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View Diary: Gulf Watchers Sunday - BP's Destruction of Gulf Coast Continues - BP Catastrophe AUV #440 (131 comments)

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  •  I was saying something about the tax cut deal (9+ / 0-)

    (not the Gulf)and the way that public policy is always a trade off between interests and that when we invest socially in one segment of the population we pretty much disinvest in some other.  So SoSec invests in the elderly (a good thing to do) but really does trade off against the young (a sad thing to do), but the elderly vote and the young don't.

    Somehow pointing out that we make social choices about where we're going to put resources is AEI-land.  I thought it was standard public policy think.  And I think I said something about how we need to think through the set of trade offs we want to make....  I thought it was pretty harmless stuff, actually.

    Mostly, the upperworld here is so flipped out about the tax deal, and I see it from a policy/structure position instead of from an activist position.  So I guess I'm a traitor or a troll or a Republican or something.

    The poli sci people seem to think it's a good deal, the economists think there are better ways to move money around, but they don't pay as much attention to Congress's workings so what they come up with could be good economics and impossible politics.

    Like I said, I'm a bad bad bad bad person!

    Thanks for the kind words at any rate!

    •  If I understand you correctly, I'm right (7+ / 0-)

      there with you (not something I often say topside).

      Congress failed to pass that bill, and O was left with the choice between screwing a ton of folks in deep trouble out of what he felt they should get, or making a deal with the devil.

      It takes a unique kind of courage to make a deal like that.  You know you're going to get slammed against the wall, but you do what's right in your heart.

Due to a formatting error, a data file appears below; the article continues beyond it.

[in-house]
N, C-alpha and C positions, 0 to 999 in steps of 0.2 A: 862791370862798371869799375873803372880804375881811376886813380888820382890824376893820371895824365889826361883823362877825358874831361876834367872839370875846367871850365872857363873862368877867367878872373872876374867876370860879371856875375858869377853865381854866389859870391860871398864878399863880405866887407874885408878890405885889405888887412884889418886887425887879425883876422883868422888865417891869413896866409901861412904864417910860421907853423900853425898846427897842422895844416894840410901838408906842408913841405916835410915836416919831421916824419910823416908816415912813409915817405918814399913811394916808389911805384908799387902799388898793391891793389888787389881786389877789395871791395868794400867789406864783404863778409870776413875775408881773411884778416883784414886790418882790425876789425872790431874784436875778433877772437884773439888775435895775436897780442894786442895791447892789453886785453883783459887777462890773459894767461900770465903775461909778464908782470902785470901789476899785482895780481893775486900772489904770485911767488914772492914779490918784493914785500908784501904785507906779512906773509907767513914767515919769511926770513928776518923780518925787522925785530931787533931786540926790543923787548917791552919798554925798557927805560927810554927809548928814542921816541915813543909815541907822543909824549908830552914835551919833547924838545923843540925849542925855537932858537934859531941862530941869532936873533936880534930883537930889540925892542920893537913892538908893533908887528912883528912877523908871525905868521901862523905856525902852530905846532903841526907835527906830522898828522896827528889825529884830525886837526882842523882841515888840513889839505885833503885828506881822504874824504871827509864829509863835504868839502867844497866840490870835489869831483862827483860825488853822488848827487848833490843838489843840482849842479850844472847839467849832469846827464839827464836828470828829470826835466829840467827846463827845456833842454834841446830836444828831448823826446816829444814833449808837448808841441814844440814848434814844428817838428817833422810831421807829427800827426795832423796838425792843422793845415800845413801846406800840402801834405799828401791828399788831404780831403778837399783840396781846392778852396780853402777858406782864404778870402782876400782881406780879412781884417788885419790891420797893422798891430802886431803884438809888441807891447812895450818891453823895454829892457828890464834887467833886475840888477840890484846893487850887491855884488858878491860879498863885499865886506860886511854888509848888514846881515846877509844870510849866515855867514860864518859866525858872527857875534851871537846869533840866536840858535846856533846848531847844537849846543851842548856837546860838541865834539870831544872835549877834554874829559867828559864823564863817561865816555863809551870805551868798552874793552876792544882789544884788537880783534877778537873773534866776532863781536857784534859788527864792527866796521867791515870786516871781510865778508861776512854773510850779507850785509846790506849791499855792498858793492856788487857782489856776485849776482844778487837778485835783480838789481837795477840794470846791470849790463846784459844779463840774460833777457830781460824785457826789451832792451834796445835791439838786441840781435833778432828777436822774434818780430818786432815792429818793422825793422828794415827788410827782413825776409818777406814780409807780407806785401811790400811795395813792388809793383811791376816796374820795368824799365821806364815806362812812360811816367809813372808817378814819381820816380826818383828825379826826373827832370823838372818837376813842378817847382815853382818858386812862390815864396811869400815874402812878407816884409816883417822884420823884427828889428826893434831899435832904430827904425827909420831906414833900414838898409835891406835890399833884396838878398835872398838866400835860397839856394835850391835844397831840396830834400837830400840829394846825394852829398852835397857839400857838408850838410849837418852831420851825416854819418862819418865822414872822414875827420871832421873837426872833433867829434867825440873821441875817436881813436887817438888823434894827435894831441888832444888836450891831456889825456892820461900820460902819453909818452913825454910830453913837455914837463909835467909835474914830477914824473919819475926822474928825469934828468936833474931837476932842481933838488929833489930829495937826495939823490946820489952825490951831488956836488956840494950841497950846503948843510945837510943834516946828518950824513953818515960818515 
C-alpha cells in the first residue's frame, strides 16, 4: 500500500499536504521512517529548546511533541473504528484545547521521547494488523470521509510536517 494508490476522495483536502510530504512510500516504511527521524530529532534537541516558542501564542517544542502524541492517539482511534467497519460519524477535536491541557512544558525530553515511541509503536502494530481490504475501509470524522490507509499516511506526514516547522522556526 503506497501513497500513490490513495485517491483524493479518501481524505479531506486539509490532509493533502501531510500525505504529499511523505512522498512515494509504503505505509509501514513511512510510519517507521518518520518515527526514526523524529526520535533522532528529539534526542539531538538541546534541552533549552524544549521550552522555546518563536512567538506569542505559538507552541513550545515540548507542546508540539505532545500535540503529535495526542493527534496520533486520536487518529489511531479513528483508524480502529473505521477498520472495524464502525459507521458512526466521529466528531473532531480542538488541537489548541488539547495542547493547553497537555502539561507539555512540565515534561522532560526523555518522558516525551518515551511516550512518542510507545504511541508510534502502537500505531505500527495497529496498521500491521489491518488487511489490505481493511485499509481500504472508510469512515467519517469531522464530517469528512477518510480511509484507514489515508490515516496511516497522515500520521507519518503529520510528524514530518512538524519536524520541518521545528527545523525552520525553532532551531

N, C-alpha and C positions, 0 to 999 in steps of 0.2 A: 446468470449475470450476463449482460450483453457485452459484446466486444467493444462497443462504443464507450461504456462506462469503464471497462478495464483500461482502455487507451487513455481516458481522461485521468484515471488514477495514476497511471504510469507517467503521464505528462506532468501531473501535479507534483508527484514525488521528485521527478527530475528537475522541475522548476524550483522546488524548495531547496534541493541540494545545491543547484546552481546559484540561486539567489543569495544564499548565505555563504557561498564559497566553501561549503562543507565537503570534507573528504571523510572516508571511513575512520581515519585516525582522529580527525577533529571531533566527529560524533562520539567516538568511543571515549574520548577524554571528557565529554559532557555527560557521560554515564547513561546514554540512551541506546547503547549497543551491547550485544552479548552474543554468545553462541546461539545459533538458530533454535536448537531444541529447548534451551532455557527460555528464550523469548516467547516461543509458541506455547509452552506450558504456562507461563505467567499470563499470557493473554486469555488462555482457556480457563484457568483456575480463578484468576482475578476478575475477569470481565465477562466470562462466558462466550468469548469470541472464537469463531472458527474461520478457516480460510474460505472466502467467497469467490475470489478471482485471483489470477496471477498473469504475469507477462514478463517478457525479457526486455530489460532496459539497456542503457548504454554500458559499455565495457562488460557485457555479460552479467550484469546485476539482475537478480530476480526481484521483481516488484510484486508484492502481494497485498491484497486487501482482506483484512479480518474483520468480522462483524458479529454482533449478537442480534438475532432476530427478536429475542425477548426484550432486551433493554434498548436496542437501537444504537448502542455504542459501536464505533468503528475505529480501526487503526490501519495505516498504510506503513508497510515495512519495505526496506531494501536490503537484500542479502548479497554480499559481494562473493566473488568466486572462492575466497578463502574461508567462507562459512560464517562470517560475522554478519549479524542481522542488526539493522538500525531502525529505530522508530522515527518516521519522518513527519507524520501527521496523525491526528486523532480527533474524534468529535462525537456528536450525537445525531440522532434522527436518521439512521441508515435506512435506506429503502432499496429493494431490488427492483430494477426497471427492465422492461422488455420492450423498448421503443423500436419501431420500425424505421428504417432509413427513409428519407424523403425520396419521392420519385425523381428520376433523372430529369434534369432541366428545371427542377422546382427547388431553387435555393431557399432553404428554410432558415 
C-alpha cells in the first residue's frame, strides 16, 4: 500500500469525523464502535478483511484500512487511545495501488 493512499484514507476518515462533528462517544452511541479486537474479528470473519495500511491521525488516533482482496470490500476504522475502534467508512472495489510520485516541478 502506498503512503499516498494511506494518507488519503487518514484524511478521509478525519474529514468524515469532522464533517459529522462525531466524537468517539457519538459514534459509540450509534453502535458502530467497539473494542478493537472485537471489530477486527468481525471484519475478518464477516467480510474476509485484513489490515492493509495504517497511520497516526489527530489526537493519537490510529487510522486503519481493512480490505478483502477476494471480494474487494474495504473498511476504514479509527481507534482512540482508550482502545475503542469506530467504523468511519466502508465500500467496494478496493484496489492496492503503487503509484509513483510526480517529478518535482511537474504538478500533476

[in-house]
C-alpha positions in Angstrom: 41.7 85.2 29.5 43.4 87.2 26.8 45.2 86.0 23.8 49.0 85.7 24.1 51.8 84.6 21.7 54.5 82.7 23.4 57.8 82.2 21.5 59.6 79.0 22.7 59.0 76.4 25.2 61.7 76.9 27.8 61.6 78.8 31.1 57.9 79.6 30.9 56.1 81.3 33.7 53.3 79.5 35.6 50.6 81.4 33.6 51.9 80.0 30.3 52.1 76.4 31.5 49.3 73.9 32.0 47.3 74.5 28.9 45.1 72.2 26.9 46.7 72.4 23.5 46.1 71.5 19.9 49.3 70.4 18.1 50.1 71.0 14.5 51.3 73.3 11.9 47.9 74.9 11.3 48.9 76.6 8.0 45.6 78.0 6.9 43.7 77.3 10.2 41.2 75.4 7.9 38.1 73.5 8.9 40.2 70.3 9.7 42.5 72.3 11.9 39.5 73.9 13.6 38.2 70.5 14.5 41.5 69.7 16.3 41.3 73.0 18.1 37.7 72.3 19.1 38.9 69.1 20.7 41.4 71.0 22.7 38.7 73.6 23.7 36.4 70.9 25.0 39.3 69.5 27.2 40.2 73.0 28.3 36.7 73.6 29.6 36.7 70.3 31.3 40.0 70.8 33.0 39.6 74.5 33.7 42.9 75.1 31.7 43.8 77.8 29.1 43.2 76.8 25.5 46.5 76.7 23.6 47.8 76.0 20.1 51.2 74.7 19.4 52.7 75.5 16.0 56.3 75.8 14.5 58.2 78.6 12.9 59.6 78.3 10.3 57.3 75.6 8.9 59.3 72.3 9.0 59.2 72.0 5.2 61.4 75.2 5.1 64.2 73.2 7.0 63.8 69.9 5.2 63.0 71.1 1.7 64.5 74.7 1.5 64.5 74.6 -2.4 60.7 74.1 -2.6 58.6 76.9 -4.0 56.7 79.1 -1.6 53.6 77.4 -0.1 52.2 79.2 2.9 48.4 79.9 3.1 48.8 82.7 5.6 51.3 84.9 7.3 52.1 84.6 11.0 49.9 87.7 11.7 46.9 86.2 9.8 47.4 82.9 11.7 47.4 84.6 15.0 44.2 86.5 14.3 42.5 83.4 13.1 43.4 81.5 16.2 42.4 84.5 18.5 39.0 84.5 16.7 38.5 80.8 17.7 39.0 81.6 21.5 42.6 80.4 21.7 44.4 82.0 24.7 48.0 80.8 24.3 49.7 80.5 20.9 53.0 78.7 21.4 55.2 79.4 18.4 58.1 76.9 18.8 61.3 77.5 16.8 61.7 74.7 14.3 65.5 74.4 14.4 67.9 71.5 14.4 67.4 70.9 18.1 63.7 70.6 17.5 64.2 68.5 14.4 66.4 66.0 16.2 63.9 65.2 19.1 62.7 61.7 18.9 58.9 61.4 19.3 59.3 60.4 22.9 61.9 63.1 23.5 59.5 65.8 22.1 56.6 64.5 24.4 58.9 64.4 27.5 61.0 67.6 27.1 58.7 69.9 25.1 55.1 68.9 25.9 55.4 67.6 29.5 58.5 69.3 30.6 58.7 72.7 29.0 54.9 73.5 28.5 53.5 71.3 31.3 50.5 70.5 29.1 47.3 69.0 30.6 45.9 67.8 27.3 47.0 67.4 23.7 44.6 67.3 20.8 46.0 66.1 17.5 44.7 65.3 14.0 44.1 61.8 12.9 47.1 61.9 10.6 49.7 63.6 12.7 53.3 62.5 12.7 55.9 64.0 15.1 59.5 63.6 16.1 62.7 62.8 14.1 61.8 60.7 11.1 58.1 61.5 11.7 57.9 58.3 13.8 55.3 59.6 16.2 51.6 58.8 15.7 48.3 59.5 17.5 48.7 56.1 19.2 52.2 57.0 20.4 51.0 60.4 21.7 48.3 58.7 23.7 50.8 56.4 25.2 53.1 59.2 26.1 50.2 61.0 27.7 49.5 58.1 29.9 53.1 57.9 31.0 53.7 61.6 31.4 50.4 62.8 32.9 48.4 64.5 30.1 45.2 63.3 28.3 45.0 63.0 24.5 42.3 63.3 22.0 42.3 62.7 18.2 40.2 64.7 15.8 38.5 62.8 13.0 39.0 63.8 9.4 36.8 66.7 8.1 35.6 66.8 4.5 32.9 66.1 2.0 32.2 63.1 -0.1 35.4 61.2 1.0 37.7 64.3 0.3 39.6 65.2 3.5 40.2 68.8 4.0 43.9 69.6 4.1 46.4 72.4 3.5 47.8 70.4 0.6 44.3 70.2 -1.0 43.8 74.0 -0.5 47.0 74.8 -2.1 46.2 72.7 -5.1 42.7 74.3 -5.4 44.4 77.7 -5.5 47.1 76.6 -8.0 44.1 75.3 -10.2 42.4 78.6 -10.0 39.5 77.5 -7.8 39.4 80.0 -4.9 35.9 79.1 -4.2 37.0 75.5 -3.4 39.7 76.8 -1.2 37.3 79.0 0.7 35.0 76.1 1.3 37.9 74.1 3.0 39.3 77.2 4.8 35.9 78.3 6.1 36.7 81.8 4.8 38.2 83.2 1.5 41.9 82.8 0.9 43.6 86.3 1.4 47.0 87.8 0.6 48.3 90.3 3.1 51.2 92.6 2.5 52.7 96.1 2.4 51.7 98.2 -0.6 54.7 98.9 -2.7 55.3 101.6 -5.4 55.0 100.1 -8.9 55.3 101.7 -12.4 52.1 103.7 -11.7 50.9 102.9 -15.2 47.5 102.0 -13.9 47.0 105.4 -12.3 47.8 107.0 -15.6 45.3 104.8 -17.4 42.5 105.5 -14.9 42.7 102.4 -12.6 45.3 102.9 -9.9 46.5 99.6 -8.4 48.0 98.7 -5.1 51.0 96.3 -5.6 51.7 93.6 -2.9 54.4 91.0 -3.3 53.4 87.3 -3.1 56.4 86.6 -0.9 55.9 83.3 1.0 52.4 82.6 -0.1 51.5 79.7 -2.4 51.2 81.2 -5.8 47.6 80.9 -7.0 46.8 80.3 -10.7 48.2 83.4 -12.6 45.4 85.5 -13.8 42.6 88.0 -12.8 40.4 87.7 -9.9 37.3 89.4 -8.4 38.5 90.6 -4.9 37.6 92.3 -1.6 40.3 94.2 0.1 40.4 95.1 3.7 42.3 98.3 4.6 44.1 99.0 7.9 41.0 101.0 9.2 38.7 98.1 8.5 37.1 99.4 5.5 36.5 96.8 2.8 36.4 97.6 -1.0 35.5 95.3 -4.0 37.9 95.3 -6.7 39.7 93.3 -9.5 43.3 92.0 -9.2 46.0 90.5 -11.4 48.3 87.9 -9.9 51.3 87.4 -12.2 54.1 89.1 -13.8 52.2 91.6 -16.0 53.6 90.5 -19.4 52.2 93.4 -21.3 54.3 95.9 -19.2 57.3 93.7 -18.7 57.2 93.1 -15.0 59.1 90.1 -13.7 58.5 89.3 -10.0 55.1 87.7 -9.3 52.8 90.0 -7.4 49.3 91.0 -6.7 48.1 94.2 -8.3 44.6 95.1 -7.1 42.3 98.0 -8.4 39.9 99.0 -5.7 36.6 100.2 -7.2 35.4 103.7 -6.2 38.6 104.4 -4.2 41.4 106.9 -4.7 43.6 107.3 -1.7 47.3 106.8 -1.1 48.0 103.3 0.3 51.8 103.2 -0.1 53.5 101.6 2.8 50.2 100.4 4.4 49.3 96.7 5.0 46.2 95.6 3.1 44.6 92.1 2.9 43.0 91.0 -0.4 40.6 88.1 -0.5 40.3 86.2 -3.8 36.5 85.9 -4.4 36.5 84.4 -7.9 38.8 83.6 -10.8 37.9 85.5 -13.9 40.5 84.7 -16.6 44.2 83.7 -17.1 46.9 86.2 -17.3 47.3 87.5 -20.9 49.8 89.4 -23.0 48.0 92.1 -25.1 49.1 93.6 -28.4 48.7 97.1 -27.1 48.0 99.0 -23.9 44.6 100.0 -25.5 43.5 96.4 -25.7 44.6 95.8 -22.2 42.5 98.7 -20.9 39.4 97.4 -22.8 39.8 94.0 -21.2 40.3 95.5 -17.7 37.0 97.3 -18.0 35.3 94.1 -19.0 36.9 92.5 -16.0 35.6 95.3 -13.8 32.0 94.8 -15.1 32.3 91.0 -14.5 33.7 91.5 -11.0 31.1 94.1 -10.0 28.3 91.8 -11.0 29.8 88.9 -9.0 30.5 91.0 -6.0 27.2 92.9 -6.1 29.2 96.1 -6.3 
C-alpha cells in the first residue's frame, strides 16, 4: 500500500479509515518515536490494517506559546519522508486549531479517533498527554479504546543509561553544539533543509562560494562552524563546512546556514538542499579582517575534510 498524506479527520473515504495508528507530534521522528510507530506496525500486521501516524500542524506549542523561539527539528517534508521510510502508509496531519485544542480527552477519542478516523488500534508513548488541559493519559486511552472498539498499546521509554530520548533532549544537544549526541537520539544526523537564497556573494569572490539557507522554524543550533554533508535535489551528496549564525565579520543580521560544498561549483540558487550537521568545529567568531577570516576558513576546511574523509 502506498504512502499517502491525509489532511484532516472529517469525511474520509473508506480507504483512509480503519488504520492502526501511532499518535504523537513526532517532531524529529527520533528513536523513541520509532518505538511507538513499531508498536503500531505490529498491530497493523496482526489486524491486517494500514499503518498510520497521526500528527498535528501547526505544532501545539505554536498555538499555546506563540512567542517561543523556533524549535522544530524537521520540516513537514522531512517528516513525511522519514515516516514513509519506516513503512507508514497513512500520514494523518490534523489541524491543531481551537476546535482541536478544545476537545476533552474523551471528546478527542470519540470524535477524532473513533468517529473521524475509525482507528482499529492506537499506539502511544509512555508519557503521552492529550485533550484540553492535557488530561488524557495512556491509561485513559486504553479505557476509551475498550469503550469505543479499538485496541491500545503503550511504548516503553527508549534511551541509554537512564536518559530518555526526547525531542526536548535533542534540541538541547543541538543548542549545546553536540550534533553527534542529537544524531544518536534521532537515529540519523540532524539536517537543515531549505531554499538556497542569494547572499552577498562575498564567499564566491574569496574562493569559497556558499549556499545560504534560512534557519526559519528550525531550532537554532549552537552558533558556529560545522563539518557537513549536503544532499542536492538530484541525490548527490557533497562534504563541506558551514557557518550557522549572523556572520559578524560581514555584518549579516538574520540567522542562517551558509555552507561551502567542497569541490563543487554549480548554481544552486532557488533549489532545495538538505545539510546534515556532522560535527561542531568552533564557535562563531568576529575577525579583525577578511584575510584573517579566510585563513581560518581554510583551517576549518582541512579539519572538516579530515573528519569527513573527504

He helped a hell of a lot of people, which is more than Congress did.

      The cuts expire in two years, and if he plays it right, it can be a huge selling point in '12.

      "We live now in hard times, not end times." -- Jon Stewart

      by Yasuragi on Sun Dec 12, 2010 at 08:51:11 AM PST

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      •  Cuz, (6+ / 0-)

        The cuts expire in two years, and if he plays it right, it can be a huge selling point in '12.

        I so  o o  o agree with you. If the Dems can, for one fucking time, get their messaging clear and concise and harmonized, this will be a massive selling point, bigger than we have seen since the Iraq war, which was not handled very well as a anti-Repug issue.

        It is a clear cut message. The Republicans in Congress were willing to let the middle class/poor go without unemployment insurance to extend tax cuts to the rich. The Republicans in Congress were willing to [deny help for the 9/11 survivors] [hold up the START treaty] [Block repeal of DADT] [deny help to the families of those who were killed in the Deepwater Horizon explosion] and on and on to extend tax cuts for the mega-rich.

        Hypocritical Republicans say they want to reduce the deficit, yet they gave [$-how ever much money it turns out to be] to the mega-rich, increasing the deficit by [$ - whatever it turns out to be]. Talk about flip-flopping!!!

        I think this could be the best political move ever, if they seize it.

        Action is the only agent for change -- talking without action has never effected change anywhere, in any way, at any time.

        by rubyr on Sun Dec 12, 2010 at 09:09:11 AM PST

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        •  It's that crazy intensity of desire and (7+ / 0-)

          unwillingness to bargain that turns the brinksmanship/chicken game into a death trap for the dems.  As long as only one side is panicked about the outcome, and as long as only one side will flinch, we have ugly compromises.  Ugly it is, and probably all that we'll get for now.

          The way it games out is that the Dems care too much about the outcome and the Republicans can bide their time.

          There's a lot of game theory material that is really relevant just to understanding the structures here, never mind the policy outcomes.